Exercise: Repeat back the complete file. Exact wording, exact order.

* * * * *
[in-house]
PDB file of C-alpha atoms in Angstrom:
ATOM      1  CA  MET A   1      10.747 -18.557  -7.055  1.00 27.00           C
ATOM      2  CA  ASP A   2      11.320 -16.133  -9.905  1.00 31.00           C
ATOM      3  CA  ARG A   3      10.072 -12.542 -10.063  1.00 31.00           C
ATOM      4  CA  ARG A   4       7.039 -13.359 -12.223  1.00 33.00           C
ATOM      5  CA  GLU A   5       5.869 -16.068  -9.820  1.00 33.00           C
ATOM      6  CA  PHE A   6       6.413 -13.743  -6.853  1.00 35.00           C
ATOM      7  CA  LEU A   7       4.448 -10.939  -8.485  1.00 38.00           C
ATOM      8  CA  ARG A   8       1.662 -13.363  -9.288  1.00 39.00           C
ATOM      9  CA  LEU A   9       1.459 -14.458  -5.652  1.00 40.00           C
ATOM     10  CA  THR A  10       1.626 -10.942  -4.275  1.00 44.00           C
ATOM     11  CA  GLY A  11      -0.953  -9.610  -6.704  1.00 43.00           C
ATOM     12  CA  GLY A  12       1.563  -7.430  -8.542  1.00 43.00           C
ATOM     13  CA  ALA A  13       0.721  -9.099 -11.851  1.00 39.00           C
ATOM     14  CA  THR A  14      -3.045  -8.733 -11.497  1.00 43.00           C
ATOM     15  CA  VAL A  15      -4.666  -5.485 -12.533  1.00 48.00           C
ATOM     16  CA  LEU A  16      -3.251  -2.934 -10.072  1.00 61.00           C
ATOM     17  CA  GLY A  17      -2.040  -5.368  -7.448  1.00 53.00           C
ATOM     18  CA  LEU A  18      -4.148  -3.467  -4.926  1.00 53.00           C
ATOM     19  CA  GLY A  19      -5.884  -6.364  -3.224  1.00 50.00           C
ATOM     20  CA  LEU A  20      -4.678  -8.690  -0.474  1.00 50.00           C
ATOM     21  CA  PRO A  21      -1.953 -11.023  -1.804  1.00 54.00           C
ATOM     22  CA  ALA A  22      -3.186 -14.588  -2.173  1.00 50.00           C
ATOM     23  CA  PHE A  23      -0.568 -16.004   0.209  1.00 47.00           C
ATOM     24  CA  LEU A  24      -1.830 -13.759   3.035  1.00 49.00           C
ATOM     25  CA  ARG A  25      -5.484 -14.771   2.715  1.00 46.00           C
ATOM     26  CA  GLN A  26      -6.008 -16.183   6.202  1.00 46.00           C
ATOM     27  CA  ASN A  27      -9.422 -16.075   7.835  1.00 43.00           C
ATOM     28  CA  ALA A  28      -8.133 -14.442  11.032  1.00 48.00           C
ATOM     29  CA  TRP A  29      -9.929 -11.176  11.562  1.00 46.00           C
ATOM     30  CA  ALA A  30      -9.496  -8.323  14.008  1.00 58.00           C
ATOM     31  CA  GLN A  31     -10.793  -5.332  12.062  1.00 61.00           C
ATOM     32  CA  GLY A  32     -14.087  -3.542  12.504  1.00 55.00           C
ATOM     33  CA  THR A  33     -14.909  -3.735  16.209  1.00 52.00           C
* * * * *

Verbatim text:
[in-house]
PDB file of C-alpha atoms in Angstrom:
ATOM      1  CA  MET A   1      10.747 -18.557  -7.055  1.00 27.00           C
ATOM      2  CA  ASP A   2      11.320 -16.133  -9.905  1.00 31.00           C
ATOM      3  CA  ARG A   3      10.072 -12.542 -10.063  1.00 31.00           C
ATOM      4  CA  ARG A   4       7.039 -13.359 -12.223  1.00 33.00           C
ATOM      5  CA  GLU A   5       5.869 -16.068  -9.820  1.00 33.00           C
ATOM      6  CA  PHE A   6       6.413 -13.743  -6.853  1.00 35.00           C
ATOM      7  CA  LEU A   7       4.448 -10.939  -8.485  1.00 38.00           C
ATOM      8  CA  ARG A   8       1.662 -13.363  -9.288  1.00 39.00           C
ATOM      9  CA  LEU A   9       1.459 -14.458  -5.652  1.00 40.00           C
ATOM     10  CA  THR A  10       1.626 -10.942  -4.275  1.00 44.00           C
ATOM     11  CA  GLY A  11      -0.953  -9.610  -6.704  1.00 43.00           C
ATOM     12  CA  GLY A  12       1.563  -7.430  -8.542  1.00 43.00           C
ATOM     13  CA  ALA A  13       0.721  -9.099 -11.851  1.00 39.00           C
ATOM     14  CA  THR A  14      -3.045  -8.733 -11.497  1.00 43.00           C
ATOM     15  CA  VAL A  15      -4.666  -5.485 -12.533  1.00 48.00           C
ATOM     16  CA  LEU A  16      -3.251  -2.934 -10.072  1.00 61.00           C
ATOM     17  CA  GLY A  17      -2.040  -5.368  -7.448  1.00 53.00           C
ATOM     18  CA  LEU A  18      -4.148  -3.467  -4.926  1.00 53.00           C
ATOM     19  CA  GLY A  19      -5.884  -6.364  -3.224  1.00 50.00           C
ATOM     20  CA  LEU A  20      -4.678  -8.690  -0.474  1.00 50.00           C
ATOM     21  CA  PRO A  21      -1.953 -11.023  -1.804  1.00 54.00           C
ATOM     22  CA  ALA A  22      -3.186 -14.588  -2.173  1.00 50.00           C
ATOM     23  CA  PHE A  23      -0.568 -16.004   0.209  1.00 47.00           C
ATOM     24  CA  LEU A  24      -1.830 -13.759   3.035  1.00 49.00           C
ATOM     25  CA  ARG A  25      -5.484 -14.771   2.715  1.00 46.00           C
ATOM     26  CA  GLN A  26      -6.008 -16.183   6.202  1.00 46.00           C
ATOM     27  CA  ASN A  27      -9.422 -16.075   7.835  1.00 43.00           C
ATOM     28  CA  ALA A  28      -8.133 -14.442  11.032  1.00 48.00           C
ATOM     29  CA  TRP A  29      -9.929 -11.176  11.562  1.00 46.00           C
ATOM     30  CA  ALA A  30      -9.496  -8.323  14.008  1.00 58.00           C
ATOM     31  CA  GLN A  31     -10.793  -5.332  12.062  1.00 61.00           C
ATOM     32  CA  GLY A  32     -14.087  -3.542  12.504  1.00 55.00           C
ATOM     33  CA  THR A  33     -14.909  -3.735  16.209  1.00 52.00           C